Some persons, however, it must be acknow, ledged, have strangely disfigured and misrepresented this divine truth, by their weak and con, fident affertions that the death of Christ was truly and literally a compensation and equivalent for the fins of mankind. As the guilt of fin, say these profound logicians and theologists, is infinite, by being committed against an infinite Being, it was impossible that this guilt could be expiated but by the sufferings and death of Christ, whose equal participation in the divine nature gave an infinite efficacy to that sacrifice which he offered on the cross for the fins of the elect. Such tenets as these it would be a hard tatk indeed to reconcile to common sense ; but, happily, it would be just as difficult to reconcile them to the sense of scripture ; for there


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we read, that “ God so loved the world, that “ he fent his only begotten Son to die for our « fakes.” This we are given to understand was the mode in which infinite goodness was determined by infinite wisdom to exert itself in our behalf. The doctrine of original fin, so far as it is a fcriptural do&rine, is perfectly agreeable to reason and experience; and it no more belongs to revealed than to natural religion to account for those evil propensities inherent in our nature, and which too frequently betray the best and wisest of the human race into actual violations of the divine law. But it has happened, I think, that the most vociferous exclamations have been raised against that doctrine, which, of all others, is least liable to exception, the doctrine of Election or Predestination : I fay not that this fublime article of the Christian faith has not been debafed, by the the Calvinistic representation of it; but it is an unquestionable truth, that happiness and misery are dispensed to every intelligent being, in such proportions as God in his fovereign wisdom thinks fit. “ He will have mercy on whom he will have “mercy.” Nevertheless, we may rest secure on this assurance, “ that without holiness no man shall see " the Lord;" and according to the different degrees of improvement to which we may attain in moral excellence shall we participate of the divine favour; and it would be as absurd and extravagant to neglect the means of moral and religious improvement, because there is an eternal purpose respecting us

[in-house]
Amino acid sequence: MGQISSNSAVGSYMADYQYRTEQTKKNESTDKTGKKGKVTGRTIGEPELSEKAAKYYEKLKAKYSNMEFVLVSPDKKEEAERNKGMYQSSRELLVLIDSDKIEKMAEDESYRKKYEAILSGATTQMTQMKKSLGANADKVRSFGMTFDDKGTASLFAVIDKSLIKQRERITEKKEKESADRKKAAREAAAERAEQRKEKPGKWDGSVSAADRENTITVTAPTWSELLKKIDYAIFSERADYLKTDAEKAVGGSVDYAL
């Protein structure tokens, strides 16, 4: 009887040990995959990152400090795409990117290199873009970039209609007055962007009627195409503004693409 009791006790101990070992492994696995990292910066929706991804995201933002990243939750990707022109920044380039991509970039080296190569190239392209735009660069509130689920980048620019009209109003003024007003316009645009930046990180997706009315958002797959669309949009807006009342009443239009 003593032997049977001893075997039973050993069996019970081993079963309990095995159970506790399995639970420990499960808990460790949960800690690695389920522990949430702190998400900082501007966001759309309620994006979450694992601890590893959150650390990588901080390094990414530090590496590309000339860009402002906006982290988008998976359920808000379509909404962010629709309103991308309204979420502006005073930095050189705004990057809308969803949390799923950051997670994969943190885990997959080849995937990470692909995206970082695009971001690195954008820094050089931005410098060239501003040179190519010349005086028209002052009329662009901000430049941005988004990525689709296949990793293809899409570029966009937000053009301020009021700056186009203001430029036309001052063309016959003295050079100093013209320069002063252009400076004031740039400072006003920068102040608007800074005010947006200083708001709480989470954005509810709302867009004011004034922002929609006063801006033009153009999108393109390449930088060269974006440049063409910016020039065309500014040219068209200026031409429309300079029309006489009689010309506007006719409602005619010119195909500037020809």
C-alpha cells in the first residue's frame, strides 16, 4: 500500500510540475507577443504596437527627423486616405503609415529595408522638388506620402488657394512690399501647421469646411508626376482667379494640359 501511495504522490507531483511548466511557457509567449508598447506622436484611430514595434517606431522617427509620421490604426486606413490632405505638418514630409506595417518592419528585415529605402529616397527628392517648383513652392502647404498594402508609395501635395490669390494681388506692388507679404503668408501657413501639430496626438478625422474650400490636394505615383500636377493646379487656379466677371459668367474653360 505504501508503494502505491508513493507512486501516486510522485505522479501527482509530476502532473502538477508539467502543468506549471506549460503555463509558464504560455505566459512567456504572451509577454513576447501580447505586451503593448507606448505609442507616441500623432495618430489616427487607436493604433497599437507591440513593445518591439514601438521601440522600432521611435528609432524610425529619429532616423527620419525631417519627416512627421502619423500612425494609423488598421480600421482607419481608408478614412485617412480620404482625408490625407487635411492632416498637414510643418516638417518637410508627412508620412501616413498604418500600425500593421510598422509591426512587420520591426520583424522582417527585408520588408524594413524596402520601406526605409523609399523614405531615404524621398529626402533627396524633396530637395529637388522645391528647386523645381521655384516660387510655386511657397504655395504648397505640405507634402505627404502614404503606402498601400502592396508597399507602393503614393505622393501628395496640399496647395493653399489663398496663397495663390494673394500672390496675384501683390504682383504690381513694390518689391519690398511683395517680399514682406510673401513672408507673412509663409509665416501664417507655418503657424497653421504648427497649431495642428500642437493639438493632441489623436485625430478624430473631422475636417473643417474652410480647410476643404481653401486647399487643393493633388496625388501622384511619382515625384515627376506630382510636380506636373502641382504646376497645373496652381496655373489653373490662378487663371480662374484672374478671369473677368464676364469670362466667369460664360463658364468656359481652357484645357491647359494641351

subsisting in the Divine mind, as it would be to neglect our temporal interests, and all the common concerns of life, because the events which shall befall us in the present world are likewise foreknown and fore-ordained. With respect to the difficulties attending the Mofaic and Jewish histories, this general consideration may perhaps be of some use: That if the truth of Christianity is fufficently established, an independant proof of the credibility of these ancient writings, though I believe they admit of it, is not to be peremptorily demanded. Christianity undoubtedly supposes that the Jewish nation was distinguished from all others by a series of supernatural interpofitions ; but whether that series is related with accuracy by the Jewish historians ; whether any fpurious additions have in a long course of ages been made to these writings; whether the Jewish traditions related by Moses respecting the creation of the world, the fall of Adam, or the general deluge, &c. may be implicitly depended upon; whether Sampson really killed a thousand men with the jawbone of an ass; or whether Balaam's afs did or did not address his master in a rational and articulate speech ; all these things, I say, are matters of comparatively trifling import, and every one is at liberty to form the best hypothesis he can for his own satisfaction; but it must surely be a very extraordinary and preposterous species of incredulity which should reject the clear and positive evidence of Christ's resurrection, because the history of Balaam and his